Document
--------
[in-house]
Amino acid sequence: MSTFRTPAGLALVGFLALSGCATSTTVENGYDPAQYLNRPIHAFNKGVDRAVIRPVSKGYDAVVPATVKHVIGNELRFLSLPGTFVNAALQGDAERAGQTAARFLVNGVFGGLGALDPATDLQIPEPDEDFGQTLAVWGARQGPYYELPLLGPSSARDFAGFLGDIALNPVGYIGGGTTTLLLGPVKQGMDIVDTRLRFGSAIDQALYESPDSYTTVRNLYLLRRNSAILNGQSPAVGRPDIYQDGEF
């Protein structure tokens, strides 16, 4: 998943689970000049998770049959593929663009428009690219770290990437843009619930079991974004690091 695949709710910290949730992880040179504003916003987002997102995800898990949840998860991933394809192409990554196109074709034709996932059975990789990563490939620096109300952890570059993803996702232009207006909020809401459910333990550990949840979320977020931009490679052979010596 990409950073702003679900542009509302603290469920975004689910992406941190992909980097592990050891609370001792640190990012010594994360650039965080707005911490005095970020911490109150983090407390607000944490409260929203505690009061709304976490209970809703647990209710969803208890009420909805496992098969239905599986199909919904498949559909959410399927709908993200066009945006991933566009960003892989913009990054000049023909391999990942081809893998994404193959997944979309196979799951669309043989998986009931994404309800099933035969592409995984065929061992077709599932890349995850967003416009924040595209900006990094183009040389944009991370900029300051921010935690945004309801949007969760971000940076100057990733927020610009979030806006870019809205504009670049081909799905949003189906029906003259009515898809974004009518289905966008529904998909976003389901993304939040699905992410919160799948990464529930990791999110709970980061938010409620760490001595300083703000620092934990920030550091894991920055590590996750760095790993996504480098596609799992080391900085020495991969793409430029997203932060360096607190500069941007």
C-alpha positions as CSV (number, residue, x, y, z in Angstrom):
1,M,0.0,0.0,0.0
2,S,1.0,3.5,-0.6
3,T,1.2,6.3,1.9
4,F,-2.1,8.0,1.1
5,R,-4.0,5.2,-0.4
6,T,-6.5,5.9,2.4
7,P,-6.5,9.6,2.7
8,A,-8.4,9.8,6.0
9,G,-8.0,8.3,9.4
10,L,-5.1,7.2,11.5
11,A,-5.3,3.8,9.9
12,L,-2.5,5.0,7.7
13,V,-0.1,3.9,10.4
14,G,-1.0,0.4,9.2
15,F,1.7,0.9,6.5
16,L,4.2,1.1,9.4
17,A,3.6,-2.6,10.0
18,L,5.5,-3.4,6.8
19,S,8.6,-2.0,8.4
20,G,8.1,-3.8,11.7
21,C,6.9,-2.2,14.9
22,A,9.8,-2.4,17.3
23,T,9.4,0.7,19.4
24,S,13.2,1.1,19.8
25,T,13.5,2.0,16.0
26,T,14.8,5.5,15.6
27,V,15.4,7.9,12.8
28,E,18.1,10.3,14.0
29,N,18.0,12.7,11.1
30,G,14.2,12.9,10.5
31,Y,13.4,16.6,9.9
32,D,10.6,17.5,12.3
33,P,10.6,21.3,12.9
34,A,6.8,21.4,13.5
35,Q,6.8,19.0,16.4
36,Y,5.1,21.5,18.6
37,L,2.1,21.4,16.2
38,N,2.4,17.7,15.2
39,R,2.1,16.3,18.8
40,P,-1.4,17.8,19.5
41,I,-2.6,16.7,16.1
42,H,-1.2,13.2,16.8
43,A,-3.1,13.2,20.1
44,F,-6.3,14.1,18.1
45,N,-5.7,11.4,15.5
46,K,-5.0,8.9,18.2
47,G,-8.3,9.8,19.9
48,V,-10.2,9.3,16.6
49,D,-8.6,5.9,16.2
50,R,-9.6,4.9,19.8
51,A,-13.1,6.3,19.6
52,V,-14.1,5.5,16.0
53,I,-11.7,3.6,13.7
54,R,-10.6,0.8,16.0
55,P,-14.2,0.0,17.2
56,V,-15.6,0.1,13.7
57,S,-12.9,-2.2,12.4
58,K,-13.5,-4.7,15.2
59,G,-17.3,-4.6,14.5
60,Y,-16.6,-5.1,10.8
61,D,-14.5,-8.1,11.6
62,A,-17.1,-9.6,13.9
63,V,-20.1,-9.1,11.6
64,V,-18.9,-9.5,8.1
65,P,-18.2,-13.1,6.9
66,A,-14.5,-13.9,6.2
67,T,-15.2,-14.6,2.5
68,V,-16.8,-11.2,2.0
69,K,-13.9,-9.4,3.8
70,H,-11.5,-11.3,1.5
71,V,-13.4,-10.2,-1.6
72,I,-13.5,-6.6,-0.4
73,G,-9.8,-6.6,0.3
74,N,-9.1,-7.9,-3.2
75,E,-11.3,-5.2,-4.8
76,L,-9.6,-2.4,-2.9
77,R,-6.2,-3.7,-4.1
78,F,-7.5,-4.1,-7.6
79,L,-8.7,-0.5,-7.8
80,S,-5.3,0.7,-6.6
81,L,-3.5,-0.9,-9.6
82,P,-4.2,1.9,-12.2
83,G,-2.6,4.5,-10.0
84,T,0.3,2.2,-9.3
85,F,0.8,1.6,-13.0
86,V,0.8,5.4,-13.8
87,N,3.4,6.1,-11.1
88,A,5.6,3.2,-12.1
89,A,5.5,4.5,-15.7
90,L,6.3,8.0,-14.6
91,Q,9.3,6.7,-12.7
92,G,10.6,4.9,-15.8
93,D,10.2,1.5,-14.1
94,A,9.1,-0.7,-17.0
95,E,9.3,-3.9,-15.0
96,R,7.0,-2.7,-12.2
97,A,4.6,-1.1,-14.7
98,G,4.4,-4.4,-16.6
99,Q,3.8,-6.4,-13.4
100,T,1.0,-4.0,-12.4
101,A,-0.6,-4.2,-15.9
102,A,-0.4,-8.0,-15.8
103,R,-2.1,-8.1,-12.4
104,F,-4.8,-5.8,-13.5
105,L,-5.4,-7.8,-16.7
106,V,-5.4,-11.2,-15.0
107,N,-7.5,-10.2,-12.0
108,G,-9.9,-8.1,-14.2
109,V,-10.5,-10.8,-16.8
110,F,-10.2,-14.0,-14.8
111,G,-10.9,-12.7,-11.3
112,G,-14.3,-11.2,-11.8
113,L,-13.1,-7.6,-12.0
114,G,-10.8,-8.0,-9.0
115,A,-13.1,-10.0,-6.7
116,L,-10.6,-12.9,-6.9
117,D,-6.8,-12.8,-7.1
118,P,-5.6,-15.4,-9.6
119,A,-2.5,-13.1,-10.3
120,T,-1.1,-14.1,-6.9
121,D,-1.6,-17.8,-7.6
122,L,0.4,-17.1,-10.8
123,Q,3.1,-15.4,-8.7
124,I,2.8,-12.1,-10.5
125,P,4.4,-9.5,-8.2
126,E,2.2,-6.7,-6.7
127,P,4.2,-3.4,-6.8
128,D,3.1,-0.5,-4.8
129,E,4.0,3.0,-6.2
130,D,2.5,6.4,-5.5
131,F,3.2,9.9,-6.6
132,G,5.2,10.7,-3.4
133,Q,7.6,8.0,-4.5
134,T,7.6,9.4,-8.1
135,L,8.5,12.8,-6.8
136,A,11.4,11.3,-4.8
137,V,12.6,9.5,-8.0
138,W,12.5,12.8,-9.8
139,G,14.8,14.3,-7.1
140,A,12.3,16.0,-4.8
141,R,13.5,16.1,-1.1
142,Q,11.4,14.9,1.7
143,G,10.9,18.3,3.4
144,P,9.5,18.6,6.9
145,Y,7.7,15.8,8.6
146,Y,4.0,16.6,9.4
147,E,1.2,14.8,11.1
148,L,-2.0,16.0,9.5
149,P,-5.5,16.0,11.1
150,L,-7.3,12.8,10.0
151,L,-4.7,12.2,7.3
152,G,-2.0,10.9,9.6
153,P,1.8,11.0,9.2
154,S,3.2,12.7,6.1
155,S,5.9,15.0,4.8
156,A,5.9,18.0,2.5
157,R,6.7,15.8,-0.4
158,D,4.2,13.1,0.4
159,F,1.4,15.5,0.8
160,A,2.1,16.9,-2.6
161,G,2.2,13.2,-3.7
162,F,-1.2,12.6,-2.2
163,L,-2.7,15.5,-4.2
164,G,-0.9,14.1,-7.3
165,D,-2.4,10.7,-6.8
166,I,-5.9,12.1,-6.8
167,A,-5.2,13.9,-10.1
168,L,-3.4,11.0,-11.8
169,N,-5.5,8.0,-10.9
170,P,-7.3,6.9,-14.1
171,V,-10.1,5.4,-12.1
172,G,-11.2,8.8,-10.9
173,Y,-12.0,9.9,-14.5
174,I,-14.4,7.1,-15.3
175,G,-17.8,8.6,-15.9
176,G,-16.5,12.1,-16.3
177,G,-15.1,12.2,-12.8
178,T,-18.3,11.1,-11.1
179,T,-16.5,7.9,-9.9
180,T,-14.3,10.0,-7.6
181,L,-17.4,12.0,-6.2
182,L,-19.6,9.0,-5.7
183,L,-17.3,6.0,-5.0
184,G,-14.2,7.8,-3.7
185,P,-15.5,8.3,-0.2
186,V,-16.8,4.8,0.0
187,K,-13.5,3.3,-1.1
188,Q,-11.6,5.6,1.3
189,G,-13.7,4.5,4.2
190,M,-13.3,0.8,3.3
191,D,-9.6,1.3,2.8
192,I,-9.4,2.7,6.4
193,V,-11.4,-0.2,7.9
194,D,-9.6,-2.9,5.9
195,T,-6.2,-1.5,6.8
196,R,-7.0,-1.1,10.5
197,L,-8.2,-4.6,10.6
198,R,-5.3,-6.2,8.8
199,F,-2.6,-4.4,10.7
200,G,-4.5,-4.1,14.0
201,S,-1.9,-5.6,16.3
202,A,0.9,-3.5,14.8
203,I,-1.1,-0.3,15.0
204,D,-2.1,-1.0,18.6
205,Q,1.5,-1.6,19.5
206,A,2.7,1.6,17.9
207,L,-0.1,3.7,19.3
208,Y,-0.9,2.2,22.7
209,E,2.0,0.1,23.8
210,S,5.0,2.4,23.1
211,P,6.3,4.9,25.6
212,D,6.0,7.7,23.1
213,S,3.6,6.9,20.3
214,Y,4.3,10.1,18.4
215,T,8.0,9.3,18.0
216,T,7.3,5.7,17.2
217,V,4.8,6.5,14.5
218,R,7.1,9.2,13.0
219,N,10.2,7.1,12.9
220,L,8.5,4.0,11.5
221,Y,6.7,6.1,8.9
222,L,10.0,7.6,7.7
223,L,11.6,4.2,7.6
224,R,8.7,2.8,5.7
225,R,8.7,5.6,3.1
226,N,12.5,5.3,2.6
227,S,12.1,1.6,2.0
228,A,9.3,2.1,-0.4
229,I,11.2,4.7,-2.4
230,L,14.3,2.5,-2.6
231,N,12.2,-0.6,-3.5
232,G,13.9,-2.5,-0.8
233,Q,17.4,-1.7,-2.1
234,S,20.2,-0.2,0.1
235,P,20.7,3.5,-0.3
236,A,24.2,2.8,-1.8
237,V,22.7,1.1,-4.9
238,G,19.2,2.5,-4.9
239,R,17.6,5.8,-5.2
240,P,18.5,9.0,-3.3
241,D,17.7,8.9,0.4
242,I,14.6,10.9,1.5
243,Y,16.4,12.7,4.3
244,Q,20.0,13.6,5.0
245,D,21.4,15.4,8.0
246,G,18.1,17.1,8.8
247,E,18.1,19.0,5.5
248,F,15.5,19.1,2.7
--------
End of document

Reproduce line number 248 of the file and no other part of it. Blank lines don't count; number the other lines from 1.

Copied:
244,Q,20.0,13.6,5.0